Margaret used these sexual details as a weapon against him, driving them into his spirit to kill him. “I explored every curve of her naked body with my tongue. Her milky white thighs invited me. She ached for the pleasure.”
Margaret was staring with insolence into Russell’s face. She enjoyed the pain she was causing him. He fell to his knees, choking on her hatred. She fed it to him. “Her cunt… her sweet, delicious cunt, quivered in my mouth each and every time I made her cum.”
He bent over in tears, weeping. Margaret fed him more. “When it was over I told her to go home and never come back. But she always came back, Russell. The girl was in love. She always came back.”
Margaret watched him cry. She loved it.
Any charade he was playing was over. He said, “You took advantage of a child. She was fourteen. She was just a child.”
Margaret saw here a chance to escape. She rose to her feet while Russell was bowed before her. She said, “Jenny was old enough to know what she wanted!”
Margaret kicked Russell as hard as she could, first in the abdomen and then in the head. He fell back to the floor, gasping. She leapt on him and fought to grab his keys. She continued kicking at him until she pulled the keys away and made a run for the door. Russell grabbed her by the feet. She fell to the floor and Russell overpowered her.
The keys went scattering away, across the floor. They came to rest under the workbench.
Russell reached into his back pocket and pulled out a few plastic zip ties. Breathing hard, he said, “That was pretty good, Sister Margaret. I would’ve done the same thing.”
Again they struggled. She fought beneath him, resisting the restraints. He used his knees to pin her arms to the floor.
“Get the fuck off me!”
“No, you’re not getting away.”
He used two plastic zip-ties to shackle her wrists together. Margaret used her legs to try and kick her way free from him.
“I know we’ve got some trust issues...” he said, turning to grab both her legs. She was stronger there and he was forced to hurt her to bind her by the ankles.
She yelled at him. “Goddamn you!”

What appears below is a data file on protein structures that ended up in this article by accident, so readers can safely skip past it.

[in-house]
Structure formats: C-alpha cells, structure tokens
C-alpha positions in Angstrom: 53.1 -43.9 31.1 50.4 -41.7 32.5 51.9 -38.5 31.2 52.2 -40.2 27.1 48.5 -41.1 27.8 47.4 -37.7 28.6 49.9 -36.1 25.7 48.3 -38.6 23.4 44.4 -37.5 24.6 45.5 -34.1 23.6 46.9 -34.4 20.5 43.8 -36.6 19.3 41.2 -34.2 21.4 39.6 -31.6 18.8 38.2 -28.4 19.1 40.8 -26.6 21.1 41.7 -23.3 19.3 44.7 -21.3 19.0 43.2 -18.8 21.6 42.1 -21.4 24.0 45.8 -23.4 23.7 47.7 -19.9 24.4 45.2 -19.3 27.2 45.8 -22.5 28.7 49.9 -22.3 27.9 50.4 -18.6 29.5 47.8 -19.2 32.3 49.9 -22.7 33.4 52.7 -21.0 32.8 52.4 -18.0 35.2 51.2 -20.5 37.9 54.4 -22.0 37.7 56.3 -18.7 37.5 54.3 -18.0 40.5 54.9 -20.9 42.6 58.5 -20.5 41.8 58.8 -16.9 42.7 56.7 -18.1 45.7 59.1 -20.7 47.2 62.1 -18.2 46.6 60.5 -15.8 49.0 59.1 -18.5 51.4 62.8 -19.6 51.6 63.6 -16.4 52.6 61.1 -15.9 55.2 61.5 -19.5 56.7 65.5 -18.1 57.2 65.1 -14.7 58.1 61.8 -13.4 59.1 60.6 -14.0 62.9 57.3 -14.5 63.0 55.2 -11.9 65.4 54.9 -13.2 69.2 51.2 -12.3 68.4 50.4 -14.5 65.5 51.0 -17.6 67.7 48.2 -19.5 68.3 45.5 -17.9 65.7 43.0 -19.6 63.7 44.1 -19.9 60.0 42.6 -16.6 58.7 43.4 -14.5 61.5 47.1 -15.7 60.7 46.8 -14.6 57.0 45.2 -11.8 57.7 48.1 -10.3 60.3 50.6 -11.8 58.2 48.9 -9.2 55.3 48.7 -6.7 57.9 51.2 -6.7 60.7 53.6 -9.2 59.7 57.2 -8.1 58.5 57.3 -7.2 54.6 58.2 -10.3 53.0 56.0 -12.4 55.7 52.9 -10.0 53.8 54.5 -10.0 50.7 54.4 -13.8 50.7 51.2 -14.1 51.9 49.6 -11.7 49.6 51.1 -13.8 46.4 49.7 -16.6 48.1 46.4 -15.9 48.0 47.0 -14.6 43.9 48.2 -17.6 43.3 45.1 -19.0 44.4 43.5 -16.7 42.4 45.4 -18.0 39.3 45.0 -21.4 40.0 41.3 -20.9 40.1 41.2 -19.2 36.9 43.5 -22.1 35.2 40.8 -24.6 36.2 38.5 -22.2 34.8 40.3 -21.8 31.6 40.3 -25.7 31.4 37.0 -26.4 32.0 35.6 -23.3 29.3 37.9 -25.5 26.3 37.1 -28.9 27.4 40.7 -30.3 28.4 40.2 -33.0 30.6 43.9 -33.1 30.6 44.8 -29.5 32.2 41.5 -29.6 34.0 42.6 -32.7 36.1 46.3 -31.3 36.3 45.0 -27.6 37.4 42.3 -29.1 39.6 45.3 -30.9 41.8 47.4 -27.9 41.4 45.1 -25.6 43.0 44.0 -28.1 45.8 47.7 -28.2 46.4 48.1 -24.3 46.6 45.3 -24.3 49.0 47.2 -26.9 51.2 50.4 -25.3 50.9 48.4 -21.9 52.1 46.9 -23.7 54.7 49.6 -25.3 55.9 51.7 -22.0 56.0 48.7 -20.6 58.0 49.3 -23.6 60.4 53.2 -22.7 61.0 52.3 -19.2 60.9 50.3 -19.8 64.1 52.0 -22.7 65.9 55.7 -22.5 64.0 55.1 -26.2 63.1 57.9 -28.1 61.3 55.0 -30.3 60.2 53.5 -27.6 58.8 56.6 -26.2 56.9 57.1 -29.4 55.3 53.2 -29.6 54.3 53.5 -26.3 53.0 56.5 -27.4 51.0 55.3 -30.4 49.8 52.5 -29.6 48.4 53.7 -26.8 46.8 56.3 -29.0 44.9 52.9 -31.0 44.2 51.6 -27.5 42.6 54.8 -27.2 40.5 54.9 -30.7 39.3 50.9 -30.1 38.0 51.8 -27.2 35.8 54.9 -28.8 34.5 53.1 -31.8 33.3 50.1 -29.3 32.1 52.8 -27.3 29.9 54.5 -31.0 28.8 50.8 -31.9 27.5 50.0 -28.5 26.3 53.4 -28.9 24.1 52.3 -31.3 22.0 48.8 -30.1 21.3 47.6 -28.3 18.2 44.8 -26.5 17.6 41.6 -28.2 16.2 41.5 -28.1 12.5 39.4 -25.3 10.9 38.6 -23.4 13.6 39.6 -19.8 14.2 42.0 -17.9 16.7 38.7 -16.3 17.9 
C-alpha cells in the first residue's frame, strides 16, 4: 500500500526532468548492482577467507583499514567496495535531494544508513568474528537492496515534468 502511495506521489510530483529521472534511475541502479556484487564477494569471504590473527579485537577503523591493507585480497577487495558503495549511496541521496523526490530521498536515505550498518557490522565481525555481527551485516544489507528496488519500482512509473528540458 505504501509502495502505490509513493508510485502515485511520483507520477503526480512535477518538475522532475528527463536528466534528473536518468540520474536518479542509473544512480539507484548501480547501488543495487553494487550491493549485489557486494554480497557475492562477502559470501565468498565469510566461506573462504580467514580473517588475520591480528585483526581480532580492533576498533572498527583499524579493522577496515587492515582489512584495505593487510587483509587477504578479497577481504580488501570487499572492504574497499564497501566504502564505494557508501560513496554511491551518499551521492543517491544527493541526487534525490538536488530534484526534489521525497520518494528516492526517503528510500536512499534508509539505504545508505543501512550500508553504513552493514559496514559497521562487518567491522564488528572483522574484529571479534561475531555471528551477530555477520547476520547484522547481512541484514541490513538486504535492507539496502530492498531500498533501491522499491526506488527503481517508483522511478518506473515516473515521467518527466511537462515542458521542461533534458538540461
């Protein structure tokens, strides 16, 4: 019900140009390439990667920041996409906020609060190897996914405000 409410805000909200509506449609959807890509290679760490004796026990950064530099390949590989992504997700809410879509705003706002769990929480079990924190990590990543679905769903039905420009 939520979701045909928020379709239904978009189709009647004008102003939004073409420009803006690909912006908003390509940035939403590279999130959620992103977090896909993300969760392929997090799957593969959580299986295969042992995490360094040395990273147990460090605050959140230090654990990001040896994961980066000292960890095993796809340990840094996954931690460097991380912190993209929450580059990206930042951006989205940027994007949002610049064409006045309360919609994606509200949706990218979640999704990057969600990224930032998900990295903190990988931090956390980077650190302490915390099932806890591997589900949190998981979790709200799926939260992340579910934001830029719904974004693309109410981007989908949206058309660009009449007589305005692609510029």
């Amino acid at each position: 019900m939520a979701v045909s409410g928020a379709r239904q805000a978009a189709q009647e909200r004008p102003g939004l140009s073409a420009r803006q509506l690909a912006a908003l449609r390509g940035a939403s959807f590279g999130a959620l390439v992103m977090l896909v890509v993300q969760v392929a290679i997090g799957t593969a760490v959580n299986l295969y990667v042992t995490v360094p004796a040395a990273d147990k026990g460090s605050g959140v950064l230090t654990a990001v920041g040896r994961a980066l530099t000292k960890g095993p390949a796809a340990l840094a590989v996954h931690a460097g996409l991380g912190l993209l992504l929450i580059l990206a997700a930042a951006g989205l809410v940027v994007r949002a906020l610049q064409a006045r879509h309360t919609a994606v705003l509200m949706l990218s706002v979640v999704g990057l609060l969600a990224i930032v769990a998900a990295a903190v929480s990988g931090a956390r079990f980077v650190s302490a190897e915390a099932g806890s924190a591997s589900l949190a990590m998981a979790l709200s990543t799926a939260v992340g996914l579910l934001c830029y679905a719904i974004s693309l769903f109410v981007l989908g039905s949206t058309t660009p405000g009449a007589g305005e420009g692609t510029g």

“...but if there’s one thing you can believe, it’s the fact you are not getting away.”
She continued to scream.
He bore down on her, face to face, and said, “Especially not now.”
Russell picked himself up from off the floor. He pulled Margaret up into a chair. She jerked around in the chair, hands bound in front of her, feet close together. She screamed at Russell, spat at him, and he watched.
Her tantrum went on.
When she tired herself out, he said, “I’m going to let you catch your breath.”
He turned for the door.
Margaret shouted, “No!”
Russell reached down for his keys. Not there. He scanned the floor but did not see them. He looked back at Margaret. He knew she did not have them, and she was in no condition to walk out. He tried the door. It locked behind him. It did not open. He said, “Keep your shirt on. I’m not going anywhere yet.”
Margaret taunted him. “Lock yourself in?”
Russell searched for the keys on the floor. When he could not find them he picked up the crowbar and took it to the door, where he used it to pry the door open.
The door opened and Margaret could see into a utility room lit by daylight. Inside was a washer and dryer. Russell walked through the entry. He turned back. “Don’t go anywhere.”
“Get back here, you fuckin’ pussy!”
Margaret screamed after Russell, her anger hot, and the sound of white noise drowned her out. The disembodied voices she heard before returned. Some were accusatory and aggressive. She fought them. They should not be inside her. They faded, as did the white noise. All was replaced with loud ringing.